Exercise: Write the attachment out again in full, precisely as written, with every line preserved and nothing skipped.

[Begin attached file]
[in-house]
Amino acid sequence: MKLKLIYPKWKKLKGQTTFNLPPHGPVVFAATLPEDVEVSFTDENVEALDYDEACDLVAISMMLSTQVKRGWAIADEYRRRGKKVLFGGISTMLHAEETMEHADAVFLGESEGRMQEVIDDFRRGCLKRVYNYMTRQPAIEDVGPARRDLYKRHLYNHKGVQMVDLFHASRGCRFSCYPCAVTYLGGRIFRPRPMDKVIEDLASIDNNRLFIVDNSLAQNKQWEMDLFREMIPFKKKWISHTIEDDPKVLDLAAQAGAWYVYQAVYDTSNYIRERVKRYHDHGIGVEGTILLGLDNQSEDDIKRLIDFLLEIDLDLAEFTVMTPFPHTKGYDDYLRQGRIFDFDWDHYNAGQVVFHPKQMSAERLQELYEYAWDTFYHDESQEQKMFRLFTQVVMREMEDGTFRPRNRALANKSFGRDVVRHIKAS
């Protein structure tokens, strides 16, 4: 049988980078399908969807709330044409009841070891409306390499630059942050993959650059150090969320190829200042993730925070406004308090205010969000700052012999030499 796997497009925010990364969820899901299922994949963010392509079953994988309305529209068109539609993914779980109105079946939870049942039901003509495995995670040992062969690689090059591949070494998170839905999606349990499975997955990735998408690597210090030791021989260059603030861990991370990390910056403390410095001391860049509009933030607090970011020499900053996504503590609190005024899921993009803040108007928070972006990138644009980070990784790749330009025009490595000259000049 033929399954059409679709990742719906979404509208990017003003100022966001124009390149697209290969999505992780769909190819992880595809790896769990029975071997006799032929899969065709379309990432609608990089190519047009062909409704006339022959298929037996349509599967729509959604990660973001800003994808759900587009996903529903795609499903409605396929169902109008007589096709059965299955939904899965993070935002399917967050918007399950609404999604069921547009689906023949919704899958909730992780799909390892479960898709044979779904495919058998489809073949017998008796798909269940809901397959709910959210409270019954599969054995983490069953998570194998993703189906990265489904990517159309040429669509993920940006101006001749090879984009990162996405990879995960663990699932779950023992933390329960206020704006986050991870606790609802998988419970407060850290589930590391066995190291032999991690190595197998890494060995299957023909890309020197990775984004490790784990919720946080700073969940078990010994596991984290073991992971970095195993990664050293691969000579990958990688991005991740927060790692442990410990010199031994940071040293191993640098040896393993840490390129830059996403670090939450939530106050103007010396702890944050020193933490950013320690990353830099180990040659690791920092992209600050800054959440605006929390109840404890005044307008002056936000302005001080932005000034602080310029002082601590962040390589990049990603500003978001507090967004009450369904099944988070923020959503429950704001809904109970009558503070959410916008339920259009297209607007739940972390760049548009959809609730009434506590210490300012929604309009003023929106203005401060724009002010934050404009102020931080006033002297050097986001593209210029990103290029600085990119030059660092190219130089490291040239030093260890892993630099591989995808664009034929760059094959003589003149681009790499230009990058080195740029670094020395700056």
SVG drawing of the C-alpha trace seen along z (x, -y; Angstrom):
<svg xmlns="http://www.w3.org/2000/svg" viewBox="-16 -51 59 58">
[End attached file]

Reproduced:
[in-house]
Amino acid sequence: MKLKLIYPKWKKLKGQTTFNLPPHGPVVFAATLPEDVEVSFTDENVEALDYDEACDLVAISMMLSTQVKRGWAIADEYRRRGKKVLFGGISTMLHAEETMEHADAVFLGESEGRMQEVIDDFRRGCLKRVYNYMTRQPAIEDVGPARRDLYKRHLYNHKGVQMVDLFHASRGCRFSCYPCAVTYLGGRIFRPRPMDKVIEDLASIDNNRLFIVDNSLAQNKQWEMDLFREMIPFKKKWISHTIEDDPKVLDLAAQAGAWYVYQAVYDTSNYIRERVKRYHDHGIGVEGTILLGLDNQSEDDIKRLIDFLLEIDLDLAEFTVMTPFPHTKGYDDYLRQGRIFDFDWDHYNAGQVVFHPKQMSAERLQELYEYAWDTFYHDESQEQKMFRLFTQVVMREMEDGTFRPRNRALANKSFGRDVVRHIKAS
């Protein structure tokens, strides 16, 4: 049988980078399908969807709330044409009841070891409306390499630059942050993959650059150090969320190829200042993730925070406004308090205010969000700052012999030499 796997497009925010990364969820899901299922994949963010392509079953994988309305529209068109539609993914779980109105079946939870049942039901003509495995995670040992062969690689090059591949070494998170839905999606349990499975997955990735998408690597210090030791021989260059603030861990991370990390910056403390410095001391860049509009933030607090970011020499900053996504503590609190005024899921993009803040108007928070972006990138644009980070990784790749330009025009490595000259000049 033929399954059409679709990742719906979404509208990017003003100022966001124009390149697209290969999505992780769909190819992880595809790896769990029975071997006799032929899969065709379309990432609608990089190519047009062909409704006339022959298929037996349509599967729509959604990660973001800003994808759900587009996903529903795609499903409605396929169902109008007589096709059965299955939904899965993070935002399917967050918007399950609404999604069921547009689906023949919704899958909730992780799909390892479960898709044979779904495919058998489809073949017998008796798909269940809901397959709910959210409270019954599969054995983490069953998570194998993703189906990265489904990517159309040429669509993920940006101006001749090879984009990162996405990879995960663990699932779950023992933390329960206020704006986050991870606790609802998988419970407060850290589930590391066995190291032999991690190595197998890494060995299957023909890309020197990775984004490790784990919720946080700073969940078990010994596991984290073991992971970095195993990664050293691969000579990958990688991005991740927060790692442990410990010199031994940071040293191993640098040896393993840490390129830059996403670090939450939530106050103007010396702890944050020193933490950013320690990353830099180990040659690791920092992209600050800054959440605006929390109840404890005044307008002056936000302005001080932005000034602080310029002082601590962040390589990049990603500003978001507090967004009450369904099944988070923020959503429950704001809904109970009558503070959410916008339920259009297209607007739940972390760049548009959809609730009434506590210490300012929604309009003023929106203005401060724009002010934050404009102020931080006033002297050097986001593209210029990103290029600085990119030059660092190219130089490291040239030093260890892993630099591989995808664009034929760059094959003589003149681009790499230009990058080195740029670094020395700056």
SVG drawing of the C-alpha trace seen along z (x, -y; Angstrom):
<svg xmlns="http://www.w3.org/2000/svg" viewBox="-16 -51 59 58">